This morning’s Washington Post brings further evidence that in the battle between Apple and Microsoft for total world domination, that Apple at least continues to own the music industry.
Reporter Mike Musgrove writes:
Microsoft says it is on track to sell its millionth Zune music player, the software company's would-be challenger to Apple's enormously popular iPod.the most credible challenger, clearly it’s not much of a fight.
Microsoft expects the player to hit the sales milestone by the end of its fiscal year in June, almost eight months after the product made its debut. Apple, which launched its iPod music player in October 2001, has sold 100 million of the music players.
Several competing music devices from hardware makers have aimed to become "iPod killers," but there has not been much change in the MP3 player market in recent years, even with Microsoft's highly publicized entry.
It seems in the best interests of consumers and the IT industry (if not the record industry) to have different segments dominated by different firms. Once upon a time, there were no credible challengers to IBM in any segment. Now, in the computer industry alone, we have IBM dominant in mainframes, Sun in workstations, HP and Dell in PCs, various players in PDAs, and Nokia in computers-pretending-to-be-mobile-phones. That Apple owns music seems healthier than if IBM or Microsoft or HP owned it all — if, for no other reason, that Apple can credibly challenge PC leadership (on profits if not revenues) while others can challenge music leadership.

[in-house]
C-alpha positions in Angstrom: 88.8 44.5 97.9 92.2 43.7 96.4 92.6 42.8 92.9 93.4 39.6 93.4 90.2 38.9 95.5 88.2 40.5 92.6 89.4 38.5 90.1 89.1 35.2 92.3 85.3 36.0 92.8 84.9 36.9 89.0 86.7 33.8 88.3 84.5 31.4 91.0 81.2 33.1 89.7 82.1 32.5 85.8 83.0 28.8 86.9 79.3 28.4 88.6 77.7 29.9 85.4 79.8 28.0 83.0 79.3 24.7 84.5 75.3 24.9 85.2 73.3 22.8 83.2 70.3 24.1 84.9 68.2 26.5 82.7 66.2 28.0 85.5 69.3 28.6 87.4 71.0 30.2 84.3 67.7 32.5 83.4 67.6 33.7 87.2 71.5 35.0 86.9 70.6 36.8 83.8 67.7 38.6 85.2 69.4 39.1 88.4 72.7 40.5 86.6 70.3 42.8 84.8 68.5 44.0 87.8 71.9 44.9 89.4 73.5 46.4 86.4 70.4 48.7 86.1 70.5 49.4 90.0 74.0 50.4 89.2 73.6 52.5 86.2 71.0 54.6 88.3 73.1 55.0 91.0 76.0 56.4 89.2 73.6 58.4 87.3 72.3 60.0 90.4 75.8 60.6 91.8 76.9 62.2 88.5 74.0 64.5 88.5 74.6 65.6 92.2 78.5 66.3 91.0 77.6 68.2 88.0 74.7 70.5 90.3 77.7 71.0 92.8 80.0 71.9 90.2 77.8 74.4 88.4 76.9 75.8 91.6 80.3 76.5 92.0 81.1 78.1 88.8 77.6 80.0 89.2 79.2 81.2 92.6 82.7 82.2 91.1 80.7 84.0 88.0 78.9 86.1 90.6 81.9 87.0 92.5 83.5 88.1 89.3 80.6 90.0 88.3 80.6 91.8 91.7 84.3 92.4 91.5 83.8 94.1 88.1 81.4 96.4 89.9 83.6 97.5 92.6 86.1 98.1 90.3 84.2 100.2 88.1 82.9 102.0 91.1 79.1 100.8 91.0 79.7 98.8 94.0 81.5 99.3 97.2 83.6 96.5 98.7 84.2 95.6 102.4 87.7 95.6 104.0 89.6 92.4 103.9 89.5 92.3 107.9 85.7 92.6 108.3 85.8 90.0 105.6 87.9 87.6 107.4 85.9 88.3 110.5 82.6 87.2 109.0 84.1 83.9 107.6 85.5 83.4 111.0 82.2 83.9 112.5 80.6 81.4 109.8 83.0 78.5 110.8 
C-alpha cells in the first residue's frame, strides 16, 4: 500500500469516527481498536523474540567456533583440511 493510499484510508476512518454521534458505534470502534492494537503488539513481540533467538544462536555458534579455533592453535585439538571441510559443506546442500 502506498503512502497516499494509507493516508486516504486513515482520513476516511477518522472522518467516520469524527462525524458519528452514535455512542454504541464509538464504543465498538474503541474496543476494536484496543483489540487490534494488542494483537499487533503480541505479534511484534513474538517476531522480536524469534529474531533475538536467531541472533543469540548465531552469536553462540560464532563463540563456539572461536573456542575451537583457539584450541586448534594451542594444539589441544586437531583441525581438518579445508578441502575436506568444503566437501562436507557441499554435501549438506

It’s also interesting that all of these firms are pursuing some variation of proprietary strategies. Yes, perhaps IBM mainframes and Sun workstations will mostly be running Linux someday, but right now they are really all updates and variations of the IBM 360 proprietary platform strategy of 40 years ago.
Two other music tidbits.
- Today is the first day of Apple’s DRM-free iTunes Plus service, with content from EMI. Who says you can’t get no satisfaction? (And whatever his critics might say, Steve Jobs is clearly driving innovation and change in the music industry).
- As the Post alluded to, Steve & Bill are doing a rare joint press conference at the Wall Street Journal’s annual Davos-in-Carlsbad IT summit. I remember the first one (only a few miles from where I then lived) seemed overpriced and pretentious, but the Journal has done an enviable job of using the D conference to make news rather than just be yet another schmoozefest.